This is the subhead for the blog post
There’s a prevailing notion that smaller clients are more challenging and more demanding. Whether it’s a small business owner sweating every decision, a new program trying to figure out the channel, or someone with too much time on their hands, the assumption is that small = pain in the butt.
I say, GOOD!
Whether you’re just breaking into the industry or a seasoned pro, no one will keep you on your toes better than a demanding customer. Sure, it might be frustrating at times, but nothing worthwhile is ever easy. Here are five reasons demanding is good.
Your Assumptions Should Be Challenged
I’ll admit, it feels pretty good when I make a recommendation and someone accepts it outright. Personally, I feel like I’ve achieved something – demonstrated my knowledge in a way that made perfect sense, validating my intelligence. But there’s nothing to learn. Even if it’s just to provide additional supporting evidence, having someone challenge your ideas, and winning the day, is infinitely more rewarding. On the flip side, being challenged and learning you were wrong about something means I got a little smarter on that day (hopefully).
You’ll Need to Articulate Your Position
This one feels like “showing the work” in math class. I might be able to get to the answer using some odd method, but knowing and articulating every step to your conclusion is what you should all be after. You’ll often get to the right conclusion based on incorrect assumptions. It’s important to know what the breakdown might be.
Client management is all about situational awareness. While you might not have precise experience in handling a particular matter, your experiences in similar areas should instruct your decision-making process. If you’re making decisions off of an incorrect assumption (just because it somehow worked last time), you’ll have more than a demanding client to deal with; you’ll have an angry one.
You’ll Be Held Accountable
This one cuts both ways. Being accountable means you’re equally responsible for successes and failures. It also means you can’t take credit or blame for things beyond your control.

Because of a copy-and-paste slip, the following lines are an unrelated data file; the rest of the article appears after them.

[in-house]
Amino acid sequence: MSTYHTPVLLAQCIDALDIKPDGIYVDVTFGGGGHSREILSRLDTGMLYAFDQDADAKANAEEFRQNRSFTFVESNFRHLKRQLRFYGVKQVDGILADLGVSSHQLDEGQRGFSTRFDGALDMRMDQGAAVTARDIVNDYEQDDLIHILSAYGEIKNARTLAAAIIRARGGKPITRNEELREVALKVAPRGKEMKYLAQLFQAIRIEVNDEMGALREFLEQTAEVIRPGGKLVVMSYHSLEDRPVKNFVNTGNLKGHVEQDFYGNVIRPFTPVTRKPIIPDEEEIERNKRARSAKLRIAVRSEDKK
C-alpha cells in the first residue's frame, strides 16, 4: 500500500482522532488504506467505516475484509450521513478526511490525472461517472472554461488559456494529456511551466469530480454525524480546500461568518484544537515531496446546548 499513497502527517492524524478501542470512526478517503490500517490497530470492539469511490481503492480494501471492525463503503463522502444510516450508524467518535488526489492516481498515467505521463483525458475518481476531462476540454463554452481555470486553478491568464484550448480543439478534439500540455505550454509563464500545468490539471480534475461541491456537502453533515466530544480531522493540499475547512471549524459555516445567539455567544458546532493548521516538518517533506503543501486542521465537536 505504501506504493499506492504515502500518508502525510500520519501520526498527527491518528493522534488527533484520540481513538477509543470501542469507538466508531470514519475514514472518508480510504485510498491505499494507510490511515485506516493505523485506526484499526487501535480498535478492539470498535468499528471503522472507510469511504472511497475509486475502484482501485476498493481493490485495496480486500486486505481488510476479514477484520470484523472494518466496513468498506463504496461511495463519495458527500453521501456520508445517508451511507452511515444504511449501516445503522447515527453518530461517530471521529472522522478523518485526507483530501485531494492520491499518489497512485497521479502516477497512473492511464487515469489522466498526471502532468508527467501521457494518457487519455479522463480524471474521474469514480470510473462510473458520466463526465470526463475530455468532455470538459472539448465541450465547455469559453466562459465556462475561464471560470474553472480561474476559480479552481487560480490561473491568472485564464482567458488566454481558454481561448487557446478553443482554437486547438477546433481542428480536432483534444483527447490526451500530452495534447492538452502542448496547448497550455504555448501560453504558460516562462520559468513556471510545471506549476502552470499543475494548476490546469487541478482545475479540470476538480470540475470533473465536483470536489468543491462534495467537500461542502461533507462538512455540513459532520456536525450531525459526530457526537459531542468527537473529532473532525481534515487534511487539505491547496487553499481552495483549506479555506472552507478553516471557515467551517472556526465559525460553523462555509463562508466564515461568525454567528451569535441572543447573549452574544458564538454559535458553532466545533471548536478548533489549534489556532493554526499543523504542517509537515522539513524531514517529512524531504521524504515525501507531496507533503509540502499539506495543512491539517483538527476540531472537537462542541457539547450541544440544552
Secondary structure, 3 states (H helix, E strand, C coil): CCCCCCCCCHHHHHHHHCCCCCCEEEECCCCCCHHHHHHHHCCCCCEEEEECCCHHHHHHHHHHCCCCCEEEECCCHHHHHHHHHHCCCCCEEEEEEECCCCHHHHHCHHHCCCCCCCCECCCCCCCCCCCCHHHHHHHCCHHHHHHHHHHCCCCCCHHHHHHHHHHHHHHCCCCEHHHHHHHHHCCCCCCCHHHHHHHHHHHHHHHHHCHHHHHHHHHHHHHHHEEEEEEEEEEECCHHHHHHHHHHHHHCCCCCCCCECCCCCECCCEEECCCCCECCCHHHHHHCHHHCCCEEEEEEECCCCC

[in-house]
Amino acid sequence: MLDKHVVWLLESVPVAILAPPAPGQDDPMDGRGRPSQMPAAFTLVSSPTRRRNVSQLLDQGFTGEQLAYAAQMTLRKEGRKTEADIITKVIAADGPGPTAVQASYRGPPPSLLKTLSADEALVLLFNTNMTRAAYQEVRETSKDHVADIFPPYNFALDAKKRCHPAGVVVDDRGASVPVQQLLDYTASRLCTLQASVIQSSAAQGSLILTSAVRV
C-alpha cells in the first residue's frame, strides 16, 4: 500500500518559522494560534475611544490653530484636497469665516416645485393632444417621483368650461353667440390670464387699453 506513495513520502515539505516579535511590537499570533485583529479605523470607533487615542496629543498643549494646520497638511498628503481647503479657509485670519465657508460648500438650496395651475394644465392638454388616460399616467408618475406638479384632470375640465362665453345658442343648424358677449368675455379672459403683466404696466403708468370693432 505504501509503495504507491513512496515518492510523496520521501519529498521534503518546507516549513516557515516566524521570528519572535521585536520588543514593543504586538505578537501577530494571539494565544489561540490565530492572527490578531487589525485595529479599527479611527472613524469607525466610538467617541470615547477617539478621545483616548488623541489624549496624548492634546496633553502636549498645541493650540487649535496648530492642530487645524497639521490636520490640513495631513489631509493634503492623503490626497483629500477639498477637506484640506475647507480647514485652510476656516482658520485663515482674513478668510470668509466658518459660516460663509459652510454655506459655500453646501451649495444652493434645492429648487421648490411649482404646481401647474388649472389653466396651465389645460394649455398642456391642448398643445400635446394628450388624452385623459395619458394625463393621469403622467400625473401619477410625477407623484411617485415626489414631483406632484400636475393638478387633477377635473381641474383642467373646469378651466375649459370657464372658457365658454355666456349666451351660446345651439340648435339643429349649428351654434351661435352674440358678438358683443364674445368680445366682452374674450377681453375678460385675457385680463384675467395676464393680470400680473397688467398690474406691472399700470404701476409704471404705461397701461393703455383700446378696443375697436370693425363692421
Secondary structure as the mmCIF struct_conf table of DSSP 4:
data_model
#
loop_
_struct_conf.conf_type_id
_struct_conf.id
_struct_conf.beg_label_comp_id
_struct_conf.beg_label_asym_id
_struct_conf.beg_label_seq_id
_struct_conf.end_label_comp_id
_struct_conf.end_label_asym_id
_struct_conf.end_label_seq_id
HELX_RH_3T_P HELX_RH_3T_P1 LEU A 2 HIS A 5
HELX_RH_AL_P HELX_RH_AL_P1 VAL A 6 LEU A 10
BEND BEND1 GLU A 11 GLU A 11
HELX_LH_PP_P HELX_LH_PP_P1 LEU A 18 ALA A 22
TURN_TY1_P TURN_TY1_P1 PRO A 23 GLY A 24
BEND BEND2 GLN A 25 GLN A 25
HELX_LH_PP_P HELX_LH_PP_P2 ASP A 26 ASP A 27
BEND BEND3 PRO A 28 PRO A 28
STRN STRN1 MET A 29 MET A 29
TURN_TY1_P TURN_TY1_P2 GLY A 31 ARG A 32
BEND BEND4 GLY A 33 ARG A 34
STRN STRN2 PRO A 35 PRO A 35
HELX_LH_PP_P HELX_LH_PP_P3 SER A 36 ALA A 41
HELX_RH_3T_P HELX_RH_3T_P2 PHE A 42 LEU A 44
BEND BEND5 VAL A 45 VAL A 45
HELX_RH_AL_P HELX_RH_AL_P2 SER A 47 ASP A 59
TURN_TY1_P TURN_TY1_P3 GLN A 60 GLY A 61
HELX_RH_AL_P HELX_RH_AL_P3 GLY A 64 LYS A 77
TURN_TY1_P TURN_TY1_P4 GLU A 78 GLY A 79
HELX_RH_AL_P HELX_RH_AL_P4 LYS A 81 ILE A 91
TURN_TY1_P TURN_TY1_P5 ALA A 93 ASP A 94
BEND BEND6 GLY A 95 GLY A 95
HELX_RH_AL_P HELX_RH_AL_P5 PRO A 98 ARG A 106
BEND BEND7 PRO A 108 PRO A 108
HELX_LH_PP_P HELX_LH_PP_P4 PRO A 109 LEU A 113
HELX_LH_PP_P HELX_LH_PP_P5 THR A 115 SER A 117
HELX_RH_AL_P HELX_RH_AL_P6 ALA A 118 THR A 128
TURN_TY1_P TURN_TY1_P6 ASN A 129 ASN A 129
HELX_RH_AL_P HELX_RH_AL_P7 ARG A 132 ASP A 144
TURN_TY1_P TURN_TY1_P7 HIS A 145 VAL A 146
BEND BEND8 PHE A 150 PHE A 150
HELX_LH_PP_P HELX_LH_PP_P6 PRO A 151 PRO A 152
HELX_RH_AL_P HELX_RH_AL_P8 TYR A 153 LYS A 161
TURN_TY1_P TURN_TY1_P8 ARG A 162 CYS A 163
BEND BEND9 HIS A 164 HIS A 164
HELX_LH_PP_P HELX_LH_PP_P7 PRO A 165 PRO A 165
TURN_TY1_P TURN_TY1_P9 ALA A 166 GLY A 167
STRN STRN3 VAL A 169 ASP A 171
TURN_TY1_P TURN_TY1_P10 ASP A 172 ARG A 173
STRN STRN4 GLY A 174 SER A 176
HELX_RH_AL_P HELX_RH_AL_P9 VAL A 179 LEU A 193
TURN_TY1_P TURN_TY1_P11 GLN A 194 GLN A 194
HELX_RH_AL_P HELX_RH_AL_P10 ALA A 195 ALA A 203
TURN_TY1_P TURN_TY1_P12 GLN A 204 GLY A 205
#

You can’t take credit for driving more volume during peak season, much like you can’t be blamed when all your client’s competitors slash their prices. This only works if you’ve made the extra effort to demonstrate how you are influencing everything else in an account. Demanding clients will force it out of you, and it’s the type of experience you should take with you into every other engagement. Someone creating the expectation that you can defend actions should be receptive to the answer. If they aren’t, they cross over from “demanding” to “jerk”. We’re talking about reasonable people here – folks that listen to evidence and “get it” once you’ve shown the work.
You’ll Learn How to Handle Corner Cases
If you follow the 80/20 rule, you aren’t providing great service. Agency search is a game where, in most cases, either side “losing” ultimately means the agency loses. If you aren’t prepared to handle corner cases and create a service specifically meant to handle the outlier scenario – you are doomed.
Repeatable process can tackle the basics but it’s the nuance of weird little instances that separate the mediocre from the great. It seems unfair, and impossible to scale, but it’s by taking on the demanding, nit-picky customer that you’ll learn fastest. Once you a free a demanding customer to find these little quirks, you’ll learn faster. Not only that, but you’ll learn how to hedge against these odd cases in the future and potentially create a process to address it and make it scalable again. Sometimes all it takes is adding one extra check to a routine task to stay ahead. Search is inherently reactive – knowing the oddball corner cases can help you stay pro-active.
You’ll Prove Your Mettle
The toughest clients are always asking, probing – demanding. Eventually, they can all be won over, provided you address the last four points. That is the true measure of a great agency rep – tame the lion.
Maybe I’m a glutton for punishment, maybe I find client/agency dynamics thrilling. The bottom line is that challenging is a good thing. If you aren’t prepared for that, you’re probably in the wrong field. Good luck.